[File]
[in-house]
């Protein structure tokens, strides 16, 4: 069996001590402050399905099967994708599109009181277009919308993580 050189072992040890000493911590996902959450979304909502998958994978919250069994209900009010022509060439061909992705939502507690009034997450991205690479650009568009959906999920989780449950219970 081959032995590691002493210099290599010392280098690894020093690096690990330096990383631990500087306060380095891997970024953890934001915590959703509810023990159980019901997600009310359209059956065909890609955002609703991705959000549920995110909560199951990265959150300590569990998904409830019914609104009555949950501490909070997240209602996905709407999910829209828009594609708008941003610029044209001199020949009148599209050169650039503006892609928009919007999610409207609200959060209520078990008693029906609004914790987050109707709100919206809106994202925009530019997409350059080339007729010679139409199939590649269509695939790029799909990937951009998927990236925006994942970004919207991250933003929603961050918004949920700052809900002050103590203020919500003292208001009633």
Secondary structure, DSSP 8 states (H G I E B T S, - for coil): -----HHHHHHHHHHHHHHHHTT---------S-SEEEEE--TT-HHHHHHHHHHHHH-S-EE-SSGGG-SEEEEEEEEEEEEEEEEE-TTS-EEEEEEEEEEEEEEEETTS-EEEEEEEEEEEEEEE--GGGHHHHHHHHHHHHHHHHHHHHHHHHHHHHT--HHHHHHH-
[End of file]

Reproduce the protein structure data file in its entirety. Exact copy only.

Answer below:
[in-house]
């Protein structure tokens, strides 16, 4: 069996001590402050399905099967994708599109009181277009919308993580 050189072992040890000493911590996902959450979304909502998958994978919250069994209900009010022509060439061909992705939502507690009034997450991205690479650009568009959906999920989780449950219970 081959032995590691002493210099290599010392280098690894020093690096690990330096990383631990500087306060380095891997970024953890934001915590959703509810023990159980019901997600009310359209059956065909890609955002609703991705959000549920995110909560199951990265959150300590569990998904409830019914609104009555949950501490909070997240209602996905709407999910829209828009594609708008941003610029044209001199020949009148599209050169650039503006892609928009919007999610409207609200959060209520078990008693029906609004914790987050109707709100919206809106994202925009530019997409350059080339007729010679139409199939590649269509695939790029799909990937951009998927990236925006994942970004919207991250933003929603961050918004949920700052809900002050103590203020919500003292208001009633």
Secondary structure, DSSP 8 states (H G I E B T S, - for coil): -----HHHHHHHHHHHHHHHHTT---------S-SEEEEE--TT-HHHHHHHHHHHHH-S-EE-SSGGG-SEEEEEEEEEEEEEEEEE-TTS-EEEEEEEEEEEEEEEETTS-EEEEEEEEEEEEEEE--GGGHHHHHHHHHHHHHHHHHHHHHHHHHHHHT--HHHHHHH-